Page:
The pandemic disrupted lives in many ways, but it also gave birth to some innovations, including one that is helping children who have experienced displacement as refugees, asylum seekers or immigrants.
In 2020, the Lynden Sculpture Garden began reaching out to youngsters ages 4 to 8 with its virtual HOME: Story Time, featuring children’s books read in a variety of languages.
One of the leaders of the project is Claudia Orjuela, an alumna who earned her master’s degree in art education at UWM and serves as art educator at Lynden.
The idea grew out of a World Refugee Day celebration in 2019, when Lynden worked with the Milwaukee Public Library to set up a multilingual book corner.
“Searching for relevant titles, we found that there are many children’s books about refugees, but very few books are written or illustrated by them,” Orjuela said.
A way to start conversations
When the pandemic hit, the educators decided to take the idea and expand it to a virtual story time.
“The story time is an opportunity to start conversations with children about displacement, adaptation, and belonging,” Orjuela said. “Children were not going to school, and we had families who did not speak English as their first language.”
HOME: Story Time , which uploads and screens a new episode on the third Wednesday of every month, offers stories read by community members in multiple languages in addition to English, and combines books with art projects.
Stories are streamed on Facebook Live and posted on the Home-at-Lynden virtual platform, and are recorded so they are available at any time, along with handouts and, most recently, a guide for teachers, parents and advanced learners. Themes often focus on refugees and immigrants and are designed to appeal to the Milwaukee area’s diverse communities. The program has featured books in Arabic, French, Vietnamese and Korean. Other languages now include Spanish, Burmese, Dari/Farsi, Pashto, Hmong, Ojibwe, Japanese and Mandarin.
While Lynden hasn’t been able to track specific demographics, feedback through community organizations has been positive, including from partner organizations, according to Orjuela. Since the start of the HOME multilingual story time program, its videos have had a total of 5,000 views.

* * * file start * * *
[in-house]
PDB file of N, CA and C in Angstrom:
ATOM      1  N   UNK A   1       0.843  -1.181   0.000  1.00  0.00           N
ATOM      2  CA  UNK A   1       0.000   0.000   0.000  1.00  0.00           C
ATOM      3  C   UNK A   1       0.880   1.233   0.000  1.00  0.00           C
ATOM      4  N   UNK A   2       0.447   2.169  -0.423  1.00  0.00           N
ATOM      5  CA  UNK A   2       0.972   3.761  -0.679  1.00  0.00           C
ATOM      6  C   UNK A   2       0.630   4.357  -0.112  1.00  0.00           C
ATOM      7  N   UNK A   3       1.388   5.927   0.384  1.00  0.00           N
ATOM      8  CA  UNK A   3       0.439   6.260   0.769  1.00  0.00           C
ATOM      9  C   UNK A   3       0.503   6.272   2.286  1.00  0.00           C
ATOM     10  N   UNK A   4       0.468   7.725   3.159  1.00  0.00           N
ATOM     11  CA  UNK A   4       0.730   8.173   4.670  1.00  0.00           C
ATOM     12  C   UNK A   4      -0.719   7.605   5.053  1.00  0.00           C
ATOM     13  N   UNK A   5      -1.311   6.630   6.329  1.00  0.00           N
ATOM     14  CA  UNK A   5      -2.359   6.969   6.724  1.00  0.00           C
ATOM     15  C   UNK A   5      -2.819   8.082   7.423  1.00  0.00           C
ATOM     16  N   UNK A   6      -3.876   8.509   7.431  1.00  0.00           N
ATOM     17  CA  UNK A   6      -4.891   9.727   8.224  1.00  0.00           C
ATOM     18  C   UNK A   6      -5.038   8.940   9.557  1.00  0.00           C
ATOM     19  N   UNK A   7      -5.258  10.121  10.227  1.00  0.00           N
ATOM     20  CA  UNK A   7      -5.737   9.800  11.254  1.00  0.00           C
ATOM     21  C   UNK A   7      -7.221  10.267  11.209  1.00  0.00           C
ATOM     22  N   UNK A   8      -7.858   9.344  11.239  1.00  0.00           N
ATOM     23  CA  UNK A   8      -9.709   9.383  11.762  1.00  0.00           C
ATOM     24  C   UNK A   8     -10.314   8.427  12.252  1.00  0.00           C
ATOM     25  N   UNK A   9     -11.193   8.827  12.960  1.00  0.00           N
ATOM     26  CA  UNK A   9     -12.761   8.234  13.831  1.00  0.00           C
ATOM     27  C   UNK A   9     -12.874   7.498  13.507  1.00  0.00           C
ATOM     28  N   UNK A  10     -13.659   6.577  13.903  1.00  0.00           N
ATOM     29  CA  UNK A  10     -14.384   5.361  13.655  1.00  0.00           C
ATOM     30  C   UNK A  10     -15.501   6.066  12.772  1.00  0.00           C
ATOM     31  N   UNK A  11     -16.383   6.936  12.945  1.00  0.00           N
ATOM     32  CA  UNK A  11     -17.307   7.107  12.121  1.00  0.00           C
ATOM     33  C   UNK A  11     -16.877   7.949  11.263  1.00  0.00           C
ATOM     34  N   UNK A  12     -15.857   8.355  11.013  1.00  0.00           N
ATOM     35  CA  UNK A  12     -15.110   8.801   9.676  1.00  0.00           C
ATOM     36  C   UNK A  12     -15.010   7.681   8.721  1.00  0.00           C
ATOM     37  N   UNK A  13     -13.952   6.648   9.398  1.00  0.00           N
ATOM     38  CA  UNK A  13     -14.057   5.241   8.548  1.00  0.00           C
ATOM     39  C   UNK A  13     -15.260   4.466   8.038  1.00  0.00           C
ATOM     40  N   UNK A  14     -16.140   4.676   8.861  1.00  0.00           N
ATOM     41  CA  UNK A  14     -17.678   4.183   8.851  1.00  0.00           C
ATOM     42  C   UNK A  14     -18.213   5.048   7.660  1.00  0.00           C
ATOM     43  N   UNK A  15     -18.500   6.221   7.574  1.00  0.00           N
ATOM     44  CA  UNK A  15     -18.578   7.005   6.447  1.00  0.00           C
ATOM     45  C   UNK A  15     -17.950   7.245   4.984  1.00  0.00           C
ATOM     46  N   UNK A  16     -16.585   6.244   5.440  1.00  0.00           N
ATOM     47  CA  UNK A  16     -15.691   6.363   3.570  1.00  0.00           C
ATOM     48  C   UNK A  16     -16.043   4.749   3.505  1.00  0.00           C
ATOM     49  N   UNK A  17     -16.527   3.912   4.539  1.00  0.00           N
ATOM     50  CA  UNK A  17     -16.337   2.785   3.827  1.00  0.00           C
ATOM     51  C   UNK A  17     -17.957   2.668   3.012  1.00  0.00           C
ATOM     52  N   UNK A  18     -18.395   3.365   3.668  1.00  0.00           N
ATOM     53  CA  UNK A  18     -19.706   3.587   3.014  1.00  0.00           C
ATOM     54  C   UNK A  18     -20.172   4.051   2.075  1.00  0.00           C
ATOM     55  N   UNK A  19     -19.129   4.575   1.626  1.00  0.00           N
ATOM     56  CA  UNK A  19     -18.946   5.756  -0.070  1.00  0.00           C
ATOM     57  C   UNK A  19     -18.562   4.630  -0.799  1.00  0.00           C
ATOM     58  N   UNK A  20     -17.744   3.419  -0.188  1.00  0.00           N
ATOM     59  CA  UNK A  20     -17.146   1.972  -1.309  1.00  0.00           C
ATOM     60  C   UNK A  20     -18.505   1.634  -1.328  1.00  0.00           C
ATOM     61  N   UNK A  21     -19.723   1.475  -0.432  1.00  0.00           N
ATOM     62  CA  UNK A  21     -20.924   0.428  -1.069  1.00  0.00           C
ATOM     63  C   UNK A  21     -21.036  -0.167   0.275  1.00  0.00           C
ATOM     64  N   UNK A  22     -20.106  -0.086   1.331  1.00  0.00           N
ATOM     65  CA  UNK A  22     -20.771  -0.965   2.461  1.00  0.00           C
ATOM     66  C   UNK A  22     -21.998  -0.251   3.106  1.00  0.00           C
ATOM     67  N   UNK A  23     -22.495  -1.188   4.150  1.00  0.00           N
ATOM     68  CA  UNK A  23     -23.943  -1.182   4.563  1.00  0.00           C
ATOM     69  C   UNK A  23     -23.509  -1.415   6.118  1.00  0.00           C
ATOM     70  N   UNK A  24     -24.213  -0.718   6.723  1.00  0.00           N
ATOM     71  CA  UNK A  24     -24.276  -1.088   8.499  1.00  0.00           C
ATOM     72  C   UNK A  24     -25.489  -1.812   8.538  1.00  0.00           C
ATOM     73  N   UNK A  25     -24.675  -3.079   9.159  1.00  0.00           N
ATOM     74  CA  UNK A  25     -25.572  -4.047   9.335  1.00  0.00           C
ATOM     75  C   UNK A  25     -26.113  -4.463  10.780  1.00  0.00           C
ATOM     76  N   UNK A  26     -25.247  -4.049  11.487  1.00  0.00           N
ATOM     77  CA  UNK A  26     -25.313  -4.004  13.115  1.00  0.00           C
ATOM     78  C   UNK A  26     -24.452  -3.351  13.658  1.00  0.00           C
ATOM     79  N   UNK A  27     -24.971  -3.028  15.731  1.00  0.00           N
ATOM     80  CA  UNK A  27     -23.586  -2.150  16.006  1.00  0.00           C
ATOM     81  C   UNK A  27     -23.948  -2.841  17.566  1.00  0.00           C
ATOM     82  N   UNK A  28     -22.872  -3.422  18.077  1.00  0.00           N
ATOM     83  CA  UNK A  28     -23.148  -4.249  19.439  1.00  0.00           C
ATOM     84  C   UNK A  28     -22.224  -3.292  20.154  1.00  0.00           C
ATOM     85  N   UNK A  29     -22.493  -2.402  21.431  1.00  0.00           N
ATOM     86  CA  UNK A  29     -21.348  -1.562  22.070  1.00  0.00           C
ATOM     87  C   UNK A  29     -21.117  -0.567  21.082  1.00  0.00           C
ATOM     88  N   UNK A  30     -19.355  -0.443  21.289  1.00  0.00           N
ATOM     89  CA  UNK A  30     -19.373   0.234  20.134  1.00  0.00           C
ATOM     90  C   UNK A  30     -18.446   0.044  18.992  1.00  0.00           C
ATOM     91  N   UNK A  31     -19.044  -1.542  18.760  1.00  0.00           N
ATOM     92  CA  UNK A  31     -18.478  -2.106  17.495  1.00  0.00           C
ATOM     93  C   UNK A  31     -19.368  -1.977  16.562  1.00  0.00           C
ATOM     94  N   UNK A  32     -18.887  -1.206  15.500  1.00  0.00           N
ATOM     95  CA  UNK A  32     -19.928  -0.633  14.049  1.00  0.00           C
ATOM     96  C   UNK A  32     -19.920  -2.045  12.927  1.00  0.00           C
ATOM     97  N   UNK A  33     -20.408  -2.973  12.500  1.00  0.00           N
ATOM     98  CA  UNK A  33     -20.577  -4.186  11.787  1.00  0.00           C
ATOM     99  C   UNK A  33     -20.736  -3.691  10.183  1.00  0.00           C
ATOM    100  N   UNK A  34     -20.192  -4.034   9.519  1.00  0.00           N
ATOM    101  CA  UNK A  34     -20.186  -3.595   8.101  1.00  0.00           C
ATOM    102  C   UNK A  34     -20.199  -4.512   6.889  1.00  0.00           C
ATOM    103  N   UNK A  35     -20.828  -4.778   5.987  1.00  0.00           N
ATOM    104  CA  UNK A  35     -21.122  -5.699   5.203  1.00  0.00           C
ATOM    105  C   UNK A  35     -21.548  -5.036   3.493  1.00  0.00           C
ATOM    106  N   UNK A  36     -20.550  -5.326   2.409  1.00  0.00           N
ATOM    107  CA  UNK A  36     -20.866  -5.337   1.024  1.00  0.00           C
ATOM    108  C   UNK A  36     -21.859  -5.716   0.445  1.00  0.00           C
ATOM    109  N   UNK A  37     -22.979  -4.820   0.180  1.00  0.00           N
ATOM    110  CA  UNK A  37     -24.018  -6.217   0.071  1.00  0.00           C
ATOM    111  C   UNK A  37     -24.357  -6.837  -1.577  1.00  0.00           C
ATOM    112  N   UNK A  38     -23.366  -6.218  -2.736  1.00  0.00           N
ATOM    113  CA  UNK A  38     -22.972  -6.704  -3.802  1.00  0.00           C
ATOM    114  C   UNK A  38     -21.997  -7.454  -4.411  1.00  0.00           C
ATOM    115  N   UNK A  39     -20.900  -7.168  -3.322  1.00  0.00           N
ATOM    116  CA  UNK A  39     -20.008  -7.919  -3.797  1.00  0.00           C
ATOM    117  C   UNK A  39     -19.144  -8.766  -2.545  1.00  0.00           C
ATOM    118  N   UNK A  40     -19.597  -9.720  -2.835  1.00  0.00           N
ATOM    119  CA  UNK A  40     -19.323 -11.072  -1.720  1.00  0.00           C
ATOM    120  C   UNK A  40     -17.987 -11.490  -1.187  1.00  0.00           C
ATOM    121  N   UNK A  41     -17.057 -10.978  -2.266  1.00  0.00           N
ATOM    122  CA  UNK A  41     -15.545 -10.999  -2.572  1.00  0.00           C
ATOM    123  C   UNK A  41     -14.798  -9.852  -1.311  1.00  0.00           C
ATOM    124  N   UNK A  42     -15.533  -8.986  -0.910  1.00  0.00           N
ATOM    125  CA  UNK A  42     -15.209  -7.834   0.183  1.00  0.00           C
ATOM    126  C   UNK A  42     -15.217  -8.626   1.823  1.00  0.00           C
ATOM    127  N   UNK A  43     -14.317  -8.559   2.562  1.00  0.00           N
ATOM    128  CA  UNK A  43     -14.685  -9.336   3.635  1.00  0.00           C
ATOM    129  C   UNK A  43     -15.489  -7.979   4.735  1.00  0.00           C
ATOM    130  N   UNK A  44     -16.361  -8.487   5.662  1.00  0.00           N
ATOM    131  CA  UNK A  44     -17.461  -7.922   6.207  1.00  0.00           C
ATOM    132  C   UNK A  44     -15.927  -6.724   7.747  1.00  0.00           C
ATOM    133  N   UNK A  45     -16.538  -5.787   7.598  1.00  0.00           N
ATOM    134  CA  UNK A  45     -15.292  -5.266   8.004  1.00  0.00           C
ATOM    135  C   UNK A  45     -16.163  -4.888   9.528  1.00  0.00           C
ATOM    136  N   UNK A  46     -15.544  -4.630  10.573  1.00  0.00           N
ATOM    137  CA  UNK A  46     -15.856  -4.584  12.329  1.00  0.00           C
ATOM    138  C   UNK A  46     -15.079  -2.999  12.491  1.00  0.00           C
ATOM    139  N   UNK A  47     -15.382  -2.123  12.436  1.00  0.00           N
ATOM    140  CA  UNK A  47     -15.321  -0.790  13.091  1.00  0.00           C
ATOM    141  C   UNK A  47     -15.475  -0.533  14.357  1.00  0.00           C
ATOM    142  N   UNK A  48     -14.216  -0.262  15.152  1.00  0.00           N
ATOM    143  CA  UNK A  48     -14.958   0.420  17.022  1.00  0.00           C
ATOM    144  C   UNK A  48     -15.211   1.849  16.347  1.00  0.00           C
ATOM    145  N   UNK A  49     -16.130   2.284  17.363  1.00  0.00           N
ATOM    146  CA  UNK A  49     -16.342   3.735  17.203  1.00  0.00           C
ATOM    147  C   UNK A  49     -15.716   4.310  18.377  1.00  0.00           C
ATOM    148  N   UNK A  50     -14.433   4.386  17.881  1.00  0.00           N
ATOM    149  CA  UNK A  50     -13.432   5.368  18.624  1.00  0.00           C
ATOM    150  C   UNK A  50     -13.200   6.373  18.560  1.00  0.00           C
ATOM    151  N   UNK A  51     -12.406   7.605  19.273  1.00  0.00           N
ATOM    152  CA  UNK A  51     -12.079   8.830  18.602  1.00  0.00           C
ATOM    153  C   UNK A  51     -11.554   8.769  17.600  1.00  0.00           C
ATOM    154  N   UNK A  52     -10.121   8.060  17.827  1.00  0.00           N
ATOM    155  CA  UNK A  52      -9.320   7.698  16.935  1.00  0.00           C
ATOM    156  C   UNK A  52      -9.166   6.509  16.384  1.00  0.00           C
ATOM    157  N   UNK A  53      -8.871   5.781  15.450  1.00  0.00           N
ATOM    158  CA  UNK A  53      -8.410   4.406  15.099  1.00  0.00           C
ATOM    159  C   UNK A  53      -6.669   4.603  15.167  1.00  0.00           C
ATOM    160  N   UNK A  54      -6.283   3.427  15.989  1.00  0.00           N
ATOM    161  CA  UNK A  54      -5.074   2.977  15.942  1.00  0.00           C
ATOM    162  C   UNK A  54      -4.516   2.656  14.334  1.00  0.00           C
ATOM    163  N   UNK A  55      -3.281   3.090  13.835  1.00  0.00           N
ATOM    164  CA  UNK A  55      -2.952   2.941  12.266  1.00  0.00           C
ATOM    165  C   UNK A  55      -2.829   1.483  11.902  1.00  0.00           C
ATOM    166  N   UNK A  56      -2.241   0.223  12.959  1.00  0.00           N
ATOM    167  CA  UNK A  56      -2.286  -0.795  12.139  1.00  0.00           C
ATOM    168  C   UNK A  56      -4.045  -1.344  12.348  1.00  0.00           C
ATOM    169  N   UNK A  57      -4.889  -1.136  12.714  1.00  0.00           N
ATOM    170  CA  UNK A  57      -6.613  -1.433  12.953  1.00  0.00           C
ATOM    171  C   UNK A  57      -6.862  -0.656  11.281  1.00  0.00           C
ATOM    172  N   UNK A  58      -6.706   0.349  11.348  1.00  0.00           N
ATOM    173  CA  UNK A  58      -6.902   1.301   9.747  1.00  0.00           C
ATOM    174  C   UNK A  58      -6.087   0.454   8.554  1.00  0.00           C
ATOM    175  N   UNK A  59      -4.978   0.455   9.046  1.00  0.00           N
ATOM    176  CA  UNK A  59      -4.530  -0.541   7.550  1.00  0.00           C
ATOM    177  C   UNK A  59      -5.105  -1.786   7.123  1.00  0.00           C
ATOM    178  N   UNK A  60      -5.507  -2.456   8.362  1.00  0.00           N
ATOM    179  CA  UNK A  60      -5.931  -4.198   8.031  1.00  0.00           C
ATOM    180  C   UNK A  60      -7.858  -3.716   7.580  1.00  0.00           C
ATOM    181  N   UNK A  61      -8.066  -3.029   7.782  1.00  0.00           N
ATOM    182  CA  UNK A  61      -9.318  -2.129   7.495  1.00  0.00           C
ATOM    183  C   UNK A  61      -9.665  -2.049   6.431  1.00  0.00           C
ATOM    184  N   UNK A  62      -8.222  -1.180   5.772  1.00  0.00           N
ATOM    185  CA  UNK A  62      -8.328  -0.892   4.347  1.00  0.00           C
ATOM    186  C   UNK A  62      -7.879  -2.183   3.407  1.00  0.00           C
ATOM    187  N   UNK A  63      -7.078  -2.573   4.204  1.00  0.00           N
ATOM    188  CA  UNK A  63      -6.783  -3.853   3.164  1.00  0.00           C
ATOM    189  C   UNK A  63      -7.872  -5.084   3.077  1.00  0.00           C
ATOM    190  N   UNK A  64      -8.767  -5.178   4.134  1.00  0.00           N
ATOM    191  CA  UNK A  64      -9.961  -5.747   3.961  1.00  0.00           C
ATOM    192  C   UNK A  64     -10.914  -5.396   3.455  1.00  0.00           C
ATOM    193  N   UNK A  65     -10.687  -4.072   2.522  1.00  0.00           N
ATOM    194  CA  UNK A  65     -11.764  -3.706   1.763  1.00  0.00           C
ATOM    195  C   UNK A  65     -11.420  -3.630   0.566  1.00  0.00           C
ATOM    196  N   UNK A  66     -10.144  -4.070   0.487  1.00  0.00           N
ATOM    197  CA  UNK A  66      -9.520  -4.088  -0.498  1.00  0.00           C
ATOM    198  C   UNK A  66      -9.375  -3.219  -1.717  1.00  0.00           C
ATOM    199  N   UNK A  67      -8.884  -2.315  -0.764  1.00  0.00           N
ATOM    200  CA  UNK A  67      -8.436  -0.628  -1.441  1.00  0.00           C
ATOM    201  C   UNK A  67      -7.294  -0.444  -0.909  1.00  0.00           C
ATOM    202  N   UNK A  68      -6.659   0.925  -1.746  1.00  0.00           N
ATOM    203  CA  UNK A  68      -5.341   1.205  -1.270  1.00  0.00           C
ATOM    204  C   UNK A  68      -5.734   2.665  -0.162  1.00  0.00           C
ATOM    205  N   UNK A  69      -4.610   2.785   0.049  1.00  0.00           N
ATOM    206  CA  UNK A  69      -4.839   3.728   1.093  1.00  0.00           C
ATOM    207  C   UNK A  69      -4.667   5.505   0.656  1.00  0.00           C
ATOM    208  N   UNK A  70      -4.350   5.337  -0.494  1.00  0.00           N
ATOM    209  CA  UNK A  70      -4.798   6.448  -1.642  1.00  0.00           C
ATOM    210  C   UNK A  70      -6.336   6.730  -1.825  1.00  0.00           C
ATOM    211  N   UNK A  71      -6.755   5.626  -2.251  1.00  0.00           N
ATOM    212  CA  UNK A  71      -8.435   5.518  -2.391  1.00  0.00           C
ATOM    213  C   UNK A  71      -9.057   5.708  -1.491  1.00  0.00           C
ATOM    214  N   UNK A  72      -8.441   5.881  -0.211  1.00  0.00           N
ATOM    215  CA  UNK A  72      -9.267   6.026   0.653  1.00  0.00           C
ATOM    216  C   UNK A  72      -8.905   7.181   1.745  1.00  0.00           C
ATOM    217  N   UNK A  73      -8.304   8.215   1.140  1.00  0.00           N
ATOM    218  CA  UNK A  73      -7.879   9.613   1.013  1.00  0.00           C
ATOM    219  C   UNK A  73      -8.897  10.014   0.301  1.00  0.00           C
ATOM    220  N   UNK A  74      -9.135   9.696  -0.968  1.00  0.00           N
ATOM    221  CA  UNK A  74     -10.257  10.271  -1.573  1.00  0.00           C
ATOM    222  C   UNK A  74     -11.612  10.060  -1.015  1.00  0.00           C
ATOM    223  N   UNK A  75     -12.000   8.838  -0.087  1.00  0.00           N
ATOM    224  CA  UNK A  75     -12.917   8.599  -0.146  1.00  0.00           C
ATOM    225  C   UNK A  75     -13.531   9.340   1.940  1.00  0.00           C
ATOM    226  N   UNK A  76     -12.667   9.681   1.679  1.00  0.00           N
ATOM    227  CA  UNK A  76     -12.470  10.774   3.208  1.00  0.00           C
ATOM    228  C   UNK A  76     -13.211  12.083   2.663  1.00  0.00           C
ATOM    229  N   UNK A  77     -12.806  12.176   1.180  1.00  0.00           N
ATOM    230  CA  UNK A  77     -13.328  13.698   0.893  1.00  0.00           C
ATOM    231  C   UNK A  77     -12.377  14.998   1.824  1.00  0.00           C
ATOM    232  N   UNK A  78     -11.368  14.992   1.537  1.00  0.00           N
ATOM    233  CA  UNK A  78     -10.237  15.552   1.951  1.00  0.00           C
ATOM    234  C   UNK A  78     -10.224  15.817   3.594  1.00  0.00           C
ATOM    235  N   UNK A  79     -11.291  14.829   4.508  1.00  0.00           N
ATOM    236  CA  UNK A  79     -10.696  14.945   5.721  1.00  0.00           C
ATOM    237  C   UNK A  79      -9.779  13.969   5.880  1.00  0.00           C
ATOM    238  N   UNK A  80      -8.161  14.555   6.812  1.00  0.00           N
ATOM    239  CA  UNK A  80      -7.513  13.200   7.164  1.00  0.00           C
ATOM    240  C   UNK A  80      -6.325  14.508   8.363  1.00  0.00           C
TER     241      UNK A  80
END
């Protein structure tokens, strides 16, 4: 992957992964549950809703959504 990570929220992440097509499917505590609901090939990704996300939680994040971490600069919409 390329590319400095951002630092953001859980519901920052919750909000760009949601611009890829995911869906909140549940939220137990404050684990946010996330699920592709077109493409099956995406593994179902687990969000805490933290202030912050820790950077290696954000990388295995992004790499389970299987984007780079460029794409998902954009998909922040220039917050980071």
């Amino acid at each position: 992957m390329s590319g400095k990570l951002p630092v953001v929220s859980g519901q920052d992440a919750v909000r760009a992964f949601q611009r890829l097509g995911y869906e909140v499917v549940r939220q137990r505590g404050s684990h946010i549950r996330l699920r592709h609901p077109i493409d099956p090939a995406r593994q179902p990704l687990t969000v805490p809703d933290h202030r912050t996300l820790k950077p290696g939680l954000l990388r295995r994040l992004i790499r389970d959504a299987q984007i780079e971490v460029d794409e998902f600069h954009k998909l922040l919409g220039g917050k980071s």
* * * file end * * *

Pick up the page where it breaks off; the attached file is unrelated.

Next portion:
Orjuela, who was born in Colombia, coordinates the program with Lynden’s Kim Khaira, community engagement specialist, whose homeland is Malaysia.
Collaboration and community participation
Community participation has been an important component. HOME: Story Time is a collaboration with Milwaukee Public Library, the Islamic Resource Center, Hanan Refugee Relief Group, Alliance Francaise de Milwaukee, and the Milwaukee African Women’s Association, among other organizations. Orjuela designs an art activity and contextual materials for readers from the community to go with each story to give the children a deeper understanding of the stories.
The art activity at the end of each episode is an invitation to further reflect on the book through hands-on art making. For example, children created a window mural responding to breaking boundaries and frontiers, and created compositions using found materials.
“Children need to be given the opportunity to express themselves through multiple ways, not just verbally,” Orjuela said. Integrating art and literacy is a great way to reach a wide range of learners. Learners with different abilities and non-English speakers gain access through the visual language of art, she added.
In addition to her work with the HOME project at Lynden, Orjuela also designs and implements arts-based and environmental programming and instructional materials; develops and leads classes, outdoors experiences and summer camps for children, youth, and families; and leads moonlight nature walks and other story and art activities.